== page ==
FLAC simulation of split pipe tests on the instrumented king wire of a cable bolt.
Martin LA; Ruest M
104th Annual General Meeting of the Canadian Institute of Mining, Metallurgy and Petroleum, May 2002, Vancouver, British Columbia, Canada. Montreal, Quebec, Canada: Canadian Institute of Mining, Metallurgy and Petroleum, 2002 May; :1
A new instrumented cable bolt has been developed by NIOSH at the Spokane Research Laboratory in Spokane WA. Although various instruments are available to measure load distribution and magnitude along a grouted cable, this concept is innovative in that it uses strain gauge technology internal to the cable for the load-measuring sensor. The instrument has proven successful in early underground field trials at the FMC Granger Mine, Meikle Mine, and Getchell Mine. A "split-pipe" laboratory pull test was performed on each of three instrumented cable bolts. Each split pipe consists of a 6-ft- cable grouted within a 6-ft Schedule 80 pipe. A numerical analysis was conducted in which the laboratory boundary conditions were simulated. When an attempt is made to reproduce laboratory results using a numerical model, it is important to reproduce the original laboratory boundary conditions. In the lab, the ends of the split pipe are pulled apart in increments of displacement or strain, resulting in a build-up of load in the cable and in the test apparatus. This same procedure will be applied in the experiment. The model will be calibrated so that loads measured in the laboratory are reproduced. The resulting input parameters can then be used to interpret future field-scale analyses.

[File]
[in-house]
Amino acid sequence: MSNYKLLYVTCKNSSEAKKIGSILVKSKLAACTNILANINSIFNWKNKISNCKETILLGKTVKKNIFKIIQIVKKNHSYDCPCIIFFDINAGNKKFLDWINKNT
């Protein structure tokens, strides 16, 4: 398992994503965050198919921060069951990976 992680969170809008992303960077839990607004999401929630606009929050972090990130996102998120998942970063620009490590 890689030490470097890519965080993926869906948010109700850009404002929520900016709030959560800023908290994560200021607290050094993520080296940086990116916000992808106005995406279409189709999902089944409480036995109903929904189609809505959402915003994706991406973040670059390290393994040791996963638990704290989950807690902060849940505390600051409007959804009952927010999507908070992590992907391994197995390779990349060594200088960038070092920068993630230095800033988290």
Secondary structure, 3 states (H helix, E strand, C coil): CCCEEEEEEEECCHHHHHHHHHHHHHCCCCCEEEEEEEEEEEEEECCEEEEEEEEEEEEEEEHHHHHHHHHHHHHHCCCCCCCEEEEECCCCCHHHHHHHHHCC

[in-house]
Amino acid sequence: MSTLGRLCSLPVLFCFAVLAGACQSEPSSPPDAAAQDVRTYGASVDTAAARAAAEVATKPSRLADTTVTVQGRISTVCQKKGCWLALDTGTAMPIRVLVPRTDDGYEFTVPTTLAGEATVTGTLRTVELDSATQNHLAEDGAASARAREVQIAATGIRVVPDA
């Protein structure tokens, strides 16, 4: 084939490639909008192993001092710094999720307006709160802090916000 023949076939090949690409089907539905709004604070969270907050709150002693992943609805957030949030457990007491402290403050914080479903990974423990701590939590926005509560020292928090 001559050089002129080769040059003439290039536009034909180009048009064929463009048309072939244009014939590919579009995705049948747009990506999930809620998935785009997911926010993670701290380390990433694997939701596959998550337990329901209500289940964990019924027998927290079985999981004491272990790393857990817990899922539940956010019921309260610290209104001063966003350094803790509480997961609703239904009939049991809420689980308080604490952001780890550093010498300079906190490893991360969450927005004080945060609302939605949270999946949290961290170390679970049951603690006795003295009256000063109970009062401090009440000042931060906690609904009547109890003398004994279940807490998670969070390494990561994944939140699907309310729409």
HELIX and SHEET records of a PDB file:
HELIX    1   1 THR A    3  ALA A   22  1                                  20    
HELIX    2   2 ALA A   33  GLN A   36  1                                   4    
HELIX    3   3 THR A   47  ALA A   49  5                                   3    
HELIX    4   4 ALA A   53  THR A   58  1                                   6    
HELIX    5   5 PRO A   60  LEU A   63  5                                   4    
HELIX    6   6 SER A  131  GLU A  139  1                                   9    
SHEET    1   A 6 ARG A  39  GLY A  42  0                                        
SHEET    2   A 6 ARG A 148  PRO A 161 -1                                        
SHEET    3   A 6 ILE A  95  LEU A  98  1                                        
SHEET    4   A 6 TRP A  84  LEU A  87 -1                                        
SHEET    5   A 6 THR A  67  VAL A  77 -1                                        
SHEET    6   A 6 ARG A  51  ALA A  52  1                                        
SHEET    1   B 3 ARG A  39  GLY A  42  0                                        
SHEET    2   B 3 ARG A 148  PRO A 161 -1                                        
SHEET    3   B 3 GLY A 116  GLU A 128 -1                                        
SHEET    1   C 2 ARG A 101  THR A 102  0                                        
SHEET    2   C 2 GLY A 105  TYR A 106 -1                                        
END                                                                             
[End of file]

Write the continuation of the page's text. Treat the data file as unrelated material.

Simulation-methods; Cables; Mining-industry; Mining-equipment; Underground-mining; Laboratory-testing; Models
Marc Ruest, Itasca Consulting Group, Inc., 708 South Third Street, Suite 310, Minneapolis, MN 55415, USA
Abstract; Conference/Symposia Proceedings
104th Annual General Meeting of the Canadian Institute of Mining, Metallurgy and Petroleum, May 2002, Vancouver, British Columbia, Canada